Post Haste


Reaching out and touching someone hasn’t always been easy—especially if it was necessary to hand that person something in the process. Yet there have always been Americans who absolutely and positively had to have it the next day, week, month, at any cost, and this in turn has always drawn others with the dollars and determination to make it happen. The history of the race with time to physically transfer documents—business or personal—constitutes a key element in the two-century communications revolution that has drawn together our sprawling nation, tying the two coasts and everything between in a network of rapid communication. The continuing drama of a need that was as powerful and important a century ago as it is today may best be captured by tracing the successive ways an urgently awaited document or package has been raced across the country, from a century and a half ago until the present day.


It has always been a highrisk business, both physically and financially, but not simply a matter of venture capital and entrepreneurship. And the U.S. government itself has consistently played an important role as a customer, subsidizer, or partner, or, in the case of the earliest air-mail service, the principal actor. Indeed, there has been a sense of mission about the challenge. As far back as 1794, Postmaster General Timothy Pickering wrote, “Half the post offices in the United States would be broken up, if the postmasters were not influenced by motives other than those of a pecuniary nature.”


The best part of the story begins in the 1840s, when the vast Southwestern and Western territories added by Manifest Destiny and the Mexican War transformed the Republic into a transcontinental nation, and the discovery of gold in California sent thousands scurrying toward the Pacific. It was a “gold rush” indeed, for the principal aim of these migrants was to get there as fast as possible. While many literally walked the distance, by far the fastest means was by sea. Some sailed into the Gulf of Mexico, struggled across the Isthmus of Panama, and reembarked by packet to California. The most dramatic route was around Cape Horn and all the way up the Pacific coast of South and Central America to the United States.

This was the way of the clippers, the massively oversailed seaborne racers that were the first in the line of American priority-cargo carriers. Their narrow hulls, sharp lines, and towering suits of sails made them specialty vehicles, frankly aimed at getting a select bill of lading to its destination as fast as possible.

The romance surrounding the clipper ships disguised their inadequacies as reliable links between East and West. Not only were they expensive to operate, but their sailors tended to jump ship and join the gold rush upon arrival, stranding a number of clippers along with hundreds of other packets in San Francisco Bay. Worst of all, despite their speed relative to other vessels of the time, they were still too slow a means of getting mail and other information back and forth —thanks mainly to the distance around the Horn (the longest domestic trade route in the world). In 1854 the storied Flying Cloud ran from New York to San Francisco in an unprecedented eighty-nine days and eight hours, and the same year Comet made the return voyage in seventy-six days. That was not nearly enough; a shorter path was clearly needed.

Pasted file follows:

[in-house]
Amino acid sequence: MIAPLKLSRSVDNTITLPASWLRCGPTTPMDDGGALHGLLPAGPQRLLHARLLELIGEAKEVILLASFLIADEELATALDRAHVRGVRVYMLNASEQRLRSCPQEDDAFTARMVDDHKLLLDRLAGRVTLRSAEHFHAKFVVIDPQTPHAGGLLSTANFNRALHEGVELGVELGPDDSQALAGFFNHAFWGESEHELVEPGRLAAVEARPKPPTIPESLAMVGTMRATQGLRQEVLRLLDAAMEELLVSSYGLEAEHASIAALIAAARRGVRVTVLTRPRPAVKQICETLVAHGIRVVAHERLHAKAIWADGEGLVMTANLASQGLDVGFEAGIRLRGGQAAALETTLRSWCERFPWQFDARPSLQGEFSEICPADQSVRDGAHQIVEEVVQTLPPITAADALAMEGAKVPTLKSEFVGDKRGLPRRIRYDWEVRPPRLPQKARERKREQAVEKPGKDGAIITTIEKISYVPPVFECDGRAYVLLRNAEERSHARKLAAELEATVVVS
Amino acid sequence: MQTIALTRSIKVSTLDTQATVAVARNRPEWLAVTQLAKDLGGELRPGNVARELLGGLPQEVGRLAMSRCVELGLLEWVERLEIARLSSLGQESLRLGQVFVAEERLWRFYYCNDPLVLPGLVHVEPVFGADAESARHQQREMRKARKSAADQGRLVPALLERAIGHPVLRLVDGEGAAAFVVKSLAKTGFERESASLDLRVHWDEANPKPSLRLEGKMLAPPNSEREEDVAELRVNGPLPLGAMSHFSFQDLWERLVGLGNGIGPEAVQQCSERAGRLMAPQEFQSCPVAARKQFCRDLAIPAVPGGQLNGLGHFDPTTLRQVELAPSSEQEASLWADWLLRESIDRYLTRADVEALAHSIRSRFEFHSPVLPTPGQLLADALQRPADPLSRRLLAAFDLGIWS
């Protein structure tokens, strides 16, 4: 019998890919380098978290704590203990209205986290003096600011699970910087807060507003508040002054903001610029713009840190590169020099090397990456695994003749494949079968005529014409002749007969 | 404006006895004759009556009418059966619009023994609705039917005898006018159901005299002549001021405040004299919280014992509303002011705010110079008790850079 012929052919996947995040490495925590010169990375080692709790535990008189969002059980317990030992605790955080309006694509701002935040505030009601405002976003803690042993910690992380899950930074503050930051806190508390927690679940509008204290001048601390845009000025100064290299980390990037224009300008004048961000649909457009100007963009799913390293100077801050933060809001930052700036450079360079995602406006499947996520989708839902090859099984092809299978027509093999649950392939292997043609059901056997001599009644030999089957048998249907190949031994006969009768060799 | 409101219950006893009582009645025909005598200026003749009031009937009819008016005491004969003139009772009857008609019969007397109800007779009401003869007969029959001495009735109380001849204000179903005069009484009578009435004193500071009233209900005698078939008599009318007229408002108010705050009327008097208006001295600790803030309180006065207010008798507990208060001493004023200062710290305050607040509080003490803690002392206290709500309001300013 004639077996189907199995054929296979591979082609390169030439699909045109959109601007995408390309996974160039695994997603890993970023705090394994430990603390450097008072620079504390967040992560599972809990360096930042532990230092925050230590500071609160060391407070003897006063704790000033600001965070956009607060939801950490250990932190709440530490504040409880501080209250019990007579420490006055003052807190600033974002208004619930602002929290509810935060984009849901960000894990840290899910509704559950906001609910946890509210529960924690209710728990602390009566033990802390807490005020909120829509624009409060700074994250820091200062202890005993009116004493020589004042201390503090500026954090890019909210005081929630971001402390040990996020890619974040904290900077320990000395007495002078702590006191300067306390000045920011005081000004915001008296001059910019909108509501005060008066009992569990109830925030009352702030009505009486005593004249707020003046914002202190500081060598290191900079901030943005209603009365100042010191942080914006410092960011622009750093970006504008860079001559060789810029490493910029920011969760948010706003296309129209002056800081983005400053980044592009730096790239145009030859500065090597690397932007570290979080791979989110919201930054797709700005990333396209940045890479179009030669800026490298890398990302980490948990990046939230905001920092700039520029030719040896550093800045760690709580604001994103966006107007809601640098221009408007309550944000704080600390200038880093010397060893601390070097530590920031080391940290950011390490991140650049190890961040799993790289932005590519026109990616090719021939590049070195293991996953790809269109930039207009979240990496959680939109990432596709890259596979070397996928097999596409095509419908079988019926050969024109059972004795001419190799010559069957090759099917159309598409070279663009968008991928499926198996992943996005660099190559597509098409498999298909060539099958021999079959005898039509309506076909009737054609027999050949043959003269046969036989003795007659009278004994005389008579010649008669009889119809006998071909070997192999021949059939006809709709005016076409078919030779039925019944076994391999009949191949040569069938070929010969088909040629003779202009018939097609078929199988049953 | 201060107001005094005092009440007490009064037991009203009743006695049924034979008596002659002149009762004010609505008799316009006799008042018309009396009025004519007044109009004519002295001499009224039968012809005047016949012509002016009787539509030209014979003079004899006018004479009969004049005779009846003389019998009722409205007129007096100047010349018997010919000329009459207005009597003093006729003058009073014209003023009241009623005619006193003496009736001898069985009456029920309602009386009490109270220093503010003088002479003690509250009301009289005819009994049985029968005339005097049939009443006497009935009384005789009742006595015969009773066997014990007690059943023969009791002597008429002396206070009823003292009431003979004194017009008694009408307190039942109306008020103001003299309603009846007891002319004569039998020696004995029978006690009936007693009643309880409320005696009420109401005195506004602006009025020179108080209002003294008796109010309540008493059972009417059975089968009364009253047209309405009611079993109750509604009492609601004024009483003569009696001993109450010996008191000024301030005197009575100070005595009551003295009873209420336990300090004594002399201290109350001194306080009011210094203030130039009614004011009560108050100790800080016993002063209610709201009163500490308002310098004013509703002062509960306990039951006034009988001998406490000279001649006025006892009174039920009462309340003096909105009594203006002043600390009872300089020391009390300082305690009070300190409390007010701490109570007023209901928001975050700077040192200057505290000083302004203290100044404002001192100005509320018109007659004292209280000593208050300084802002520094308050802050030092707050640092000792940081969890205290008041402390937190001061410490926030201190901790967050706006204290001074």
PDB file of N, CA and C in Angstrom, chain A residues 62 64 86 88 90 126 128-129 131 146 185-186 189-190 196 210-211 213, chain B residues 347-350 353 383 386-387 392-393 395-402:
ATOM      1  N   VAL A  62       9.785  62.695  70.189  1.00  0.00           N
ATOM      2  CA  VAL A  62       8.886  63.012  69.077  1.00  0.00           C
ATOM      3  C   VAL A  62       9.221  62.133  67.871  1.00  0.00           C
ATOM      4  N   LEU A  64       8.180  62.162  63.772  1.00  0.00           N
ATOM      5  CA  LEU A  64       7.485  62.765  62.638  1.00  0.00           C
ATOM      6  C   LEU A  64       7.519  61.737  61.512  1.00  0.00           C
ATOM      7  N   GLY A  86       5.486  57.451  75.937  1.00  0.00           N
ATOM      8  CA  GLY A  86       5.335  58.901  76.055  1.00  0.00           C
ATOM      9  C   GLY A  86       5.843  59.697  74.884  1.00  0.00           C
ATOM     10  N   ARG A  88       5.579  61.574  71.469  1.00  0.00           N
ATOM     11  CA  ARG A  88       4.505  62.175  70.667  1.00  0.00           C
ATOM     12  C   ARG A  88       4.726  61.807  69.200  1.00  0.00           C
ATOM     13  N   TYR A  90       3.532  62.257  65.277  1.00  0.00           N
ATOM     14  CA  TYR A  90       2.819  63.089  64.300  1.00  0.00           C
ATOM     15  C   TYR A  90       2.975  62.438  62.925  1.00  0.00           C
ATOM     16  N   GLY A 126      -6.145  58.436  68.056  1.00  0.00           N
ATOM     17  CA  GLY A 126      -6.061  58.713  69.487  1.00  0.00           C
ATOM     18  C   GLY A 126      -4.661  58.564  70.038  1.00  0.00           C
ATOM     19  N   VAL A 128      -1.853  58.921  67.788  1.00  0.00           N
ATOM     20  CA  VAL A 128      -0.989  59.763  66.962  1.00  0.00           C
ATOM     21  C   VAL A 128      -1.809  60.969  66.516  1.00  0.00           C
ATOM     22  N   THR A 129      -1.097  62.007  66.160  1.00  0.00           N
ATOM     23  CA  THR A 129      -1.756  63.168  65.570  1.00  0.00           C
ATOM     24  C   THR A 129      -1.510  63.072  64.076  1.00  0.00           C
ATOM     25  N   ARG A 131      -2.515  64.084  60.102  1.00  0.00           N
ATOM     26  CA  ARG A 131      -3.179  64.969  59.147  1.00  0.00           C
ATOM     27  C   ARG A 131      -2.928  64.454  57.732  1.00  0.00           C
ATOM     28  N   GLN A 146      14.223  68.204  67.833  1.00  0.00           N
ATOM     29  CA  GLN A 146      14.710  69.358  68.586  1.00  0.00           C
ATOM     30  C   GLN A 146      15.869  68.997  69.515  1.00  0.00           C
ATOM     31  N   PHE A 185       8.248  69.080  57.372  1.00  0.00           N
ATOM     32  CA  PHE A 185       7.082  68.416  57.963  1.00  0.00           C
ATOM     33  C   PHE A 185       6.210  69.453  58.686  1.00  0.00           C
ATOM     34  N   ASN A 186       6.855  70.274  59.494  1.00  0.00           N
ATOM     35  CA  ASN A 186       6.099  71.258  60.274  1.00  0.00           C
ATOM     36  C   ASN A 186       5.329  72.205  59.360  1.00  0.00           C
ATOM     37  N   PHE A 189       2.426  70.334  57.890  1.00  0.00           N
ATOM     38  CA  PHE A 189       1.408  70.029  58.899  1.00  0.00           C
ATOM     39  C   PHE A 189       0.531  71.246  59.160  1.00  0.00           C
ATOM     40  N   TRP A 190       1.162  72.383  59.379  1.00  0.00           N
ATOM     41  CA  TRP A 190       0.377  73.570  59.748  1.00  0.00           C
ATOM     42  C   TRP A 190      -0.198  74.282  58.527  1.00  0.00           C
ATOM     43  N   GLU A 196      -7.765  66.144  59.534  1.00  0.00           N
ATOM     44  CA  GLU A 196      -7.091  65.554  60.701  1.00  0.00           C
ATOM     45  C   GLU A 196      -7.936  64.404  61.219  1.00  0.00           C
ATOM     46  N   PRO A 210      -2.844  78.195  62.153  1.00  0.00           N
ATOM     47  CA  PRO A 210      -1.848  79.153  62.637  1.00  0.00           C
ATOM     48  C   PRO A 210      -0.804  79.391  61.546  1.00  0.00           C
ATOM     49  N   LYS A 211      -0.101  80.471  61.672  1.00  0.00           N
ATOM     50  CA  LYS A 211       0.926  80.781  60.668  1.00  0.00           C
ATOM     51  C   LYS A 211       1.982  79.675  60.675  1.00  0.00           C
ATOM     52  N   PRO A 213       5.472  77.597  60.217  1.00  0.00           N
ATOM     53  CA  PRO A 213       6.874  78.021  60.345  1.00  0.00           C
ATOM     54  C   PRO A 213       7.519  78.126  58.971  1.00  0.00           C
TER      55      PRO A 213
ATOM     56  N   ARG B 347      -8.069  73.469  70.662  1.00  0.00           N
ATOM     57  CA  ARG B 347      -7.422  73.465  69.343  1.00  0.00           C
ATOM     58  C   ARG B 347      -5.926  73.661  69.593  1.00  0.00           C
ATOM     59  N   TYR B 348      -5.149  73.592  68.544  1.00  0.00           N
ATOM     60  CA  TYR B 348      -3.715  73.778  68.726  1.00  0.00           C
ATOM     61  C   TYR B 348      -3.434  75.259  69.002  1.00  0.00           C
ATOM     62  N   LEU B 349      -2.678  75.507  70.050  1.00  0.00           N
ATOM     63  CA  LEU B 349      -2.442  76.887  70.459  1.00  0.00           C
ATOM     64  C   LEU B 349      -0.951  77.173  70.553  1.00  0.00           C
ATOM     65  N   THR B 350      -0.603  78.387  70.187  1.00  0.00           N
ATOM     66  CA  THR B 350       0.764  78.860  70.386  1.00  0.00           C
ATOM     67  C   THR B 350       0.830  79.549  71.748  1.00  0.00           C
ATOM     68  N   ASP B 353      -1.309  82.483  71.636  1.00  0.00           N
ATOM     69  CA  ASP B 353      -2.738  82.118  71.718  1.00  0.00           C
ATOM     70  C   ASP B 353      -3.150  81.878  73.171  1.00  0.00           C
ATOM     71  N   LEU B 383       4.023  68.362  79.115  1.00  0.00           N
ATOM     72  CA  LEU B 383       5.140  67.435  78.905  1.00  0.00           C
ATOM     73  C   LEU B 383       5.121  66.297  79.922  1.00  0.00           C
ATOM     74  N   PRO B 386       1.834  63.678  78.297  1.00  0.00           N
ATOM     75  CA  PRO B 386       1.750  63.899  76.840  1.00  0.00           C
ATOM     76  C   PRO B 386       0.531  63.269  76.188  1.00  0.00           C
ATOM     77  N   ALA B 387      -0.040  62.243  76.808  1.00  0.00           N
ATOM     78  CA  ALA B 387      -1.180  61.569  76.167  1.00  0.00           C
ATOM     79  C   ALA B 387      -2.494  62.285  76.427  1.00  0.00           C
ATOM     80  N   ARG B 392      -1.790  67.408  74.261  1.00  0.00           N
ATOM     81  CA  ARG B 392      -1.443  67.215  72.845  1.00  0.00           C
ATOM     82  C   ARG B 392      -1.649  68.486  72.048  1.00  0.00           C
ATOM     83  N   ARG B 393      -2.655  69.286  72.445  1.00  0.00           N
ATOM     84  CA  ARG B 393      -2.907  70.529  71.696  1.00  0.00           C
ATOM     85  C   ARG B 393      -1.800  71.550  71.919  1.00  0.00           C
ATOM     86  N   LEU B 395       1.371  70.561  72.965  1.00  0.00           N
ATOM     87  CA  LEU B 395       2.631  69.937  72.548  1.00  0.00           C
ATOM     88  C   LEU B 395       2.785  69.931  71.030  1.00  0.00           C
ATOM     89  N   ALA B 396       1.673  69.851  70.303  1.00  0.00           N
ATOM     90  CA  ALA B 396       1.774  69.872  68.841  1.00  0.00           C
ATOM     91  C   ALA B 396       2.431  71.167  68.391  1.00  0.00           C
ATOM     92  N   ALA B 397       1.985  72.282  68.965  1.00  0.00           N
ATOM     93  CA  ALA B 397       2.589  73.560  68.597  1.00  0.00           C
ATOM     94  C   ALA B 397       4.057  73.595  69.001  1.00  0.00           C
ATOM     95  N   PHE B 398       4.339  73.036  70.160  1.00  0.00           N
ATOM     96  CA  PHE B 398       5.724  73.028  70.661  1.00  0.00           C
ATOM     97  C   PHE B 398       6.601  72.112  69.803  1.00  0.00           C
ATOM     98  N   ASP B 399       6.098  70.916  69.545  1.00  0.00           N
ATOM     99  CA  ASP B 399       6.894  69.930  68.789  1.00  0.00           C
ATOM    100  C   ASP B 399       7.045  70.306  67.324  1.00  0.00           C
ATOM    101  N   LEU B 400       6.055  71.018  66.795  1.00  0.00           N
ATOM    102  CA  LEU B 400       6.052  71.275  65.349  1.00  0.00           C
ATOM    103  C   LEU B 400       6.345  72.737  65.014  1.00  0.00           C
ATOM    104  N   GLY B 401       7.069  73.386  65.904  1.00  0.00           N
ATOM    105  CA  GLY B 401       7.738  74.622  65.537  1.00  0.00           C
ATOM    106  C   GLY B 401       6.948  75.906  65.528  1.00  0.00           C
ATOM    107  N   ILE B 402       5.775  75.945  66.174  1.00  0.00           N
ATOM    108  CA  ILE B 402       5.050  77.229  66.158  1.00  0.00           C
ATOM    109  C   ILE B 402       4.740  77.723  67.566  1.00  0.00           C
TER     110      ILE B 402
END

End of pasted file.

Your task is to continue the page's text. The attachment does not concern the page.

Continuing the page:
The obvious alternative was the trans-Isthmian route. As a means of encouraging it, Congress provided operating subsidies of approximately three hundred thousand dollars per year to both the United States Mail Steamship Company, which plied the Gulf of Mexico, and the Pacific Mail Steamship Company, its West Coast equivalent, while stabilizing postage rates at a nominal ten cents per letter. The completion of the Panama Railroad in 1855 added considerably to the safety and speed of the route, bringing the total time of passage down to around thirty days. Yet only one in five of those emigrating to California between 1849 and 1859 passed this way, primarily because even with the railroad the Isthmian crossing exposed passengers to a variety of often fatal tropical diseases. So it remained a low-volume cargo operation dedicated to the movement of the mail and gold dust.

Clipper ships were specialty vehicles for moving cargo such as mail as fast as possible.

The eagerness with which the Pacific Mail steamers were awaited in San Francisco is hard to overstate. When one of these ships was expected, a continuous watch was placed on Telegraph Hill with a semaphore to signal the arrival, inevitably leading to a stampede on the post office. Just how great a part of San Francisco life this semaphore became was illustrated one night at a local theater during the performance of a tragedy. One of the actors, standing against a curtained backdrop with his arms outstretched, uttered the line “What does this mean?” He was answered from the audience, “Side-wheeled steamer,” instantly bringing down the house.